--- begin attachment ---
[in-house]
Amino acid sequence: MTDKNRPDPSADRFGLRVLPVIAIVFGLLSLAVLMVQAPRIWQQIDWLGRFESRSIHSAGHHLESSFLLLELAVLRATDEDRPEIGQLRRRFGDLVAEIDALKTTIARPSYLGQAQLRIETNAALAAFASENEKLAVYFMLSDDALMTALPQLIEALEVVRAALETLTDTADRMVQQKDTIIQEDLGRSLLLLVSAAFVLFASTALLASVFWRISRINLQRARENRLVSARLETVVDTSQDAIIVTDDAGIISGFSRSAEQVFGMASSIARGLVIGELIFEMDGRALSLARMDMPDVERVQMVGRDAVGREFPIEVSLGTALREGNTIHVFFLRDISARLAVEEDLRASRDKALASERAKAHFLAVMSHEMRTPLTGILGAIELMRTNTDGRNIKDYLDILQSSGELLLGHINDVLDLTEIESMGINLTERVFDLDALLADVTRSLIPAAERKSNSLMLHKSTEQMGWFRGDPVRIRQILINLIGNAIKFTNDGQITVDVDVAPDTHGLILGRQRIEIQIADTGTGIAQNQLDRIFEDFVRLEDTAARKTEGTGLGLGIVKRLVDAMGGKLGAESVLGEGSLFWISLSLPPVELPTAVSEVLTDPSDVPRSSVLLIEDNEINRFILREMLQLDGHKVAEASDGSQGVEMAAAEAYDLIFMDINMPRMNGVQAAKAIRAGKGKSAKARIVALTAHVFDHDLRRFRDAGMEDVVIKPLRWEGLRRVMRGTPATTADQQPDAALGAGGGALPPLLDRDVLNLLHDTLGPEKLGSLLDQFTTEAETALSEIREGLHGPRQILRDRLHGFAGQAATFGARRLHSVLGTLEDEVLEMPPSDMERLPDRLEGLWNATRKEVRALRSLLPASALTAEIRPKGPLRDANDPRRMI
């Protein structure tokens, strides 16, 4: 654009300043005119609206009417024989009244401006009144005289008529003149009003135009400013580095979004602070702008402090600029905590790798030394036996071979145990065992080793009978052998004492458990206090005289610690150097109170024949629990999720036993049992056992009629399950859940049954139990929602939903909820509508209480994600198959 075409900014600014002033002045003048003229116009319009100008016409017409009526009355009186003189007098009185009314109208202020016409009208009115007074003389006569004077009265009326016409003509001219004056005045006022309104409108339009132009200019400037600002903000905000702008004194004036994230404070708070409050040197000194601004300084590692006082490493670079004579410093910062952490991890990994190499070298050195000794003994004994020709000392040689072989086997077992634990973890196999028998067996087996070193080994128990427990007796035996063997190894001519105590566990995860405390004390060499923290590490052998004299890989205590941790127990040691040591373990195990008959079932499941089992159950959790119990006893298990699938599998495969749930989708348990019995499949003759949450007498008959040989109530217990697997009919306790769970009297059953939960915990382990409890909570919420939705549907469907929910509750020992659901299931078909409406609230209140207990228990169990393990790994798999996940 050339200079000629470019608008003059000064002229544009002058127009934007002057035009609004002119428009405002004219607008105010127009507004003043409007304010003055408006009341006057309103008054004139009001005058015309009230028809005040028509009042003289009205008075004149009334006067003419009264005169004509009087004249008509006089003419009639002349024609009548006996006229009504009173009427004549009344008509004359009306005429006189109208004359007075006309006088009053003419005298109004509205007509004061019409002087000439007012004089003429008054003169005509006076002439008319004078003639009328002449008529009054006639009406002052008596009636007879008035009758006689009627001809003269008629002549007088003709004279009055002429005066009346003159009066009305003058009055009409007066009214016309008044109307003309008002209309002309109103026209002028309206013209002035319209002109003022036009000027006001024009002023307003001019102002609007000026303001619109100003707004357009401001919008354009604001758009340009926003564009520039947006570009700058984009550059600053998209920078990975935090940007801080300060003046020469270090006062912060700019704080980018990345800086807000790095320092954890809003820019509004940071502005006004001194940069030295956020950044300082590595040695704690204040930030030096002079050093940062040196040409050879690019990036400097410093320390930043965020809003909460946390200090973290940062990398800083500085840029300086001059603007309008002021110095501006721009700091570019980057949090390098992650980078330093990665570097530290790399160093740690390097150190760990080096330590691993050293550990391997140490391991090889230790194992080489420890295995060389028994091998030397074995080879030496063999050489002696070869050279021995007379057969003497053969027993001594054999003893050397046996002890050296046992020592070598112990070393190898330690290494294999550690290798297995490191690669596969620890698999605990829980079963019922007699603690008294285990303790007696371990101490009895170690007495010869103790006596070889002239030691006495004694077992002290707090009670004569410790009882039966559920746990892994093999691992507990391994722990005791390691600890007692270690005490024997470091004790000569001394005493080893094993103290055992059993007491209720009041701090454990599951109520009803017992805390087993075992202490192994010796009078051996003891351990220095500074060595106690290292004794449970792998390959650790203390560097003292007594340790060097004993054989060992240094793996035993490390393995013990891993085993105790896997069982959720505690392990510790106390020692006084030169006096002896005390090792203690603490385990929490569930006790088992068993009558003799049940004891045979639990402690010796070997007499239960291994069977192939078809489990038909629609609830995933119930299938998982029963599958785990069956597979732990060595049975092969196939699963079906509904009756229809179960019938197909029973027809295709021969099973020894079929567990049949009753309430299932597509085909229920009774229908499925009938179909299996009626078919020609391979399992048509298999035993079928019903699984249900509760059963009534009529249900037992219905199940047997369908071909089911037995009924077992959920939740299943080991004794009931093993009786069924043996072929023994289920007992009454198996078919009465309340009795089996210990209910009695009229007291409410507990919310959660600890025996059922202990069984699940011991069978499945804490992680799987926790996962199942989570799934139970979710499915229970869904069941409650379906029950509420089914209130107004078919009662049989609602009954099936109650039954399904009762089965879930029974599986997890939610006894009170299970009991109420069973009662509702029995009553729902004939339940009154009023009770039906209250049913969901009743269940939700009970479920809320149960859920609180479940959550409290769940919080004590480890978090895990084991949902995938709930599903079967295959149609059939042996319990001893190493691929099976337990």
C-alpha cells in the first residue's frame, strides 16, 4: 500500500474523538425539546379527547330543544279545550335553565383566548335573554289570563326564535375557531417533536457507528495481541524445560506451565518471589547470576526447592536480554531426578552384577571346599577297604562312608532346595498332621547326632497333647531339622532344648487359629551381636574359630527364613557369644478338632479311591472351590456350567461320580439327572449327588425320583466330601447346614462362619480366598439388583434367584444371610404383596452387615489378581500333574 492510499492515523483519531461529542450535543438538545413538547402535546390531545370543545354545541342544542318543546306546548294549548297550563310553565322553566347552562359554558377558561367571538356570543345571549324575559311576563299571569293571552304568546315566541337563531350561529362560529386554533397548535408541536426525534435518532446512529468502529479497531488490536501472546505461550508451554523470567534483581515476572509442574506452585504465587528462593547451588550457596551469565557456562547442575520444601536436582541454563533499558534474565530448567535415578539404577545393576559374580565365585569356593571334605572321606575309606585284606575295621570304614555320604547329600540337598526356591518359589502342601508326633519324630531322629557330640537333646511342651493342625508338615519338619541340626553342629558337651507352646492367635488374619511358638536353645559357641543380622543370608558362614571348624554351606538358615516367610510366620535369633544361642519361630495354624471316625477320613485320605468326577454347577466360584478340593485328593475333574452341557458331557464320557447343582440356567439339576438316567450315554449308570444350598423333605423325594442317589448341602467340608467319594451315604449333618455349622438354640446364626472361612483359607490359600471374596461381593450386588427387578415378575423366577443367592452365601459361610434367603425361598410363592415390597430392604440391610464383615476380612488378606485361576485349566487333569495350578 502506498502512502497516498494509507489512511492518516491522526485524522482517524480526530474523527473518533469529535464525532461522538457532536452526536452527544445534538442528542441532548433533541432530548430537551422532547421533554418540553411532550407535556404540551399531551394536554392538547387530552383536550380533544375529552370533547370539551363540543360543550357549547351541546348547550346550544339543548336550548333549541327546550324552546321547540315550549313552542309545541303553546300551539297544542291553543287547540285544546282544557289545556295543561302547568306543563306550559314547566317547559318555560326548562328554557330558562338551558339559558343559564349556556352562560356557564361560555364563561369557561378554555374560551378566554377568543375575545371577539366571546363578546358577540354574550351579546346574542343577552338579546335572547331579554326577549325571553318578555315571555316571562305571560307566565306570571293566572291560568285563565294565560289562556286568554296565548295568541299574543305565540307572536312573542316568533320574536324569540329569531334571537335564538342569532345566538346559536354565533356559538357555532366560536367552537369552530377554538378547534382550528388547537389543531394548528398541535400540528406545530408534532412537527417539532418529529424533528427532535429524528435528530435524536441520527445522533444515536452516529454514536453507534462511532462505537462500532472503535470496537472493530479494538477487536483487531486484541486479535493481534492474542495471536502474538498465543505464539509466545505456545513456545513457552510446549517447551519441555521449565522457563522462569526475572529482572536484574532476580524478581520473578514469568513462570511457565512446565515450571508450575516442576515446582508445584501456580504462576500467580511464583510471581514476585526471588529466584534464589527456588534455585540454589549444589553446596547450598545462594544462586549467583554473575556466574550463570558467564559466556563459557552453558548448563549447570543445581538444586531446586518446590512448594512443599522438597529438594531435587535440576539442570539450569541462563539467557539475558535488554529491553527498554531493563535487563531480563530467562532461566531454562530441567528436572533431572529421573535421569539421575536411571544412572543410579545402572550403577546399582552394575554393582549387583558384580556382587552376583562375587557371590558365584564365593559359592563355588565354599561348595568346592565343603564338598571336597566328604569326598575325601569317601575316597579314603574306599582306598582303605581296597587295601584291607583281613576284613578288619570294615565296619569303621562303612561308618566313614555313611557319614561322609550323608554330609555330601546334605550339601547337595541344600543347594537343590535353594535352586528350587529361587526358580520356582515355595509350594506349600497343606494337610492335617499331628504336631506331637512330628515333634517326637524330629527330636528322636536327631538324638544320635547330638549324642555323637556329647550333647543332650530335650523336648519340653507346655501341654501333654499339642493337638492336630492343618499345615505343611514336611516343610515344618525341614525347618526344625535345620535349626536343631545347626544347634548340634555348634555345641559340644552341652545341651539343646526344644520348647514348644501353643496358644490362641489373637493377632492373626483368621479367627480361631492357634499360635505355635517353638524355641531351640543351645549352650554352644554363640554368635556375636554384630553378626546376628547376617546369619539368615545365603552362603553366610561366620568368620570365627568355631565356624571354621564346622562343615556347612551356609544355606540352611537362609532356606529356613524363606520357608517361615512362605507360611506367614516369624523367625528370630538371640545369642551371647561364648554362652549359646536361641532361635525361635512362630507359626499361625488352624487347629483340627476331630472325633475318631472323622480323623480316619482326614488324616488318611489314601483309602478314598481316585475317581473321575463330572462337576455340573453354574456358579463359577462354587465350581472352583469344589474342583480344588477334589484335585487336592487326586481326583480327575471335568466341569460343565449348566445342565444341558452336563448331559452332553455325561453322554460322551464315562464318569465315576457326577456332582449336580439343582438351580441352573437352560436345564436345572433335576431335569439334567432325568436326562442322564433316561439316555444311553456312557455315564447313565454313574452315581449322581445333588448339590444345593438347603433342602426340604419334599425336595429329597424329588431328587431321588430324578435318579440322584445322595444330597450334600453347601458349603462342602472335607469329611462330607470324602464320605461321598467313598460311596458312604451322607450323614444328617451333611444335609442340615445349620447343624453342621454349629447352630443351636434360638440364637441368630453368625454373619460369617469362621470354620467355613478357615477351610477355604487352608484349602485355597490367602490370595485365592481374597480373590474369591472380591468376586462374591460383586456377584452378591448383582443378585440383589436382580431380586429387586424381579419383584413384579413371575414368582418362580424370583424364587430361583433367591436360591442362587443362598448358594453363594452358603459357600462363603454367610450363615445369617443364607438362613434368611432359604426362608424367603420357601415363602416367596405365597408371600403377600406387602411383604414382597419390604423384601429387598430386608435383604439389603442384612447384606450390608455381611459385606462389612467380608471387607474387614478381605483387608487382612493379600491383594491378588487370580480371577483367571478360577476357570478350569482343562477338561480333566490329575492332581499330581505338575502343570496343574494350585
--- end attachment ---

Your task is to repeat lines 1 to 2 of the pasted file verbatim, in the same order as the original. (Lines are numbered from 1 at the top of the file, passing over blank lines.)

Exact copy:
[in-house]
Amino acid sequence: MTDKNRPDPSADRFGLRVLPVIAIVFGLLSLAVLMVQAPRIWQQIDWLGRFESRSIHSAGHHLESSFLLLELAVLRATDEDRPEIGQLRRRFGDLVAEIDALKTTIARPSYLGQAQLRIETNAALAAFASENEKLAVYFMLSDDALMTALPQLIEALEVVRAALETLTDTADRMVQQKDTIIQEDLGRSLLLLVSAAFVLFASTALLASVFWRISRINLQRARENRLVSARLETVVDTSQDAIIVTDDAGIISGFSRSAEQVFGMASSIARGLVIGELIFEMDGRALSLARMDMPDVERVQMVGRDAVGREFPIEVSLGTALREGNTIHVFFLRDISARLAVEEDLRASRDKALASERAKAHFLAVMSHEMRTPLTGILGAIELMRTNTDGRNIKDYLDILQSSGELLLGHINDVLDLTEIESMGINLTERVFDLDALLADVTRSLIPAAERKSNSLMLHKSTEQMGWFRGDPVRIRQILINLIGNAIKFTNDGQITVDVDVAPDTHGLILGRQRIEIQIADTGTGIAQNQLDRIFEDFVRLEDTAARKTEGTGLGLGIVKRLVDAMGGKLGAESVLGEGSLFWISLSLPPVELPTAVSEVLTDPSDVPRSSVLLIEDNEINRFILREMLQLDGHKVAEASDGSQGVEMAAAEAYDLIFMDINMPRMNGVQAAKAIRAGKGKSAKARIVALTAHVFDHDLRRFRDAGMEDVVIKPLRWEGLRRVMRGTPATTADQQPDAALGAGGGALPPLLDRDVLNLLHDTLGPEKLGSLLDQFTTEAETALSEIREGLHGPRQILRDRLHGFAGQAATFGARRLHSVLGTLEDEVLEMPPSDMERLPDRLEGLWNATRKEVRALRSLLPASALTAEIRPKGPLRDANDPRRMI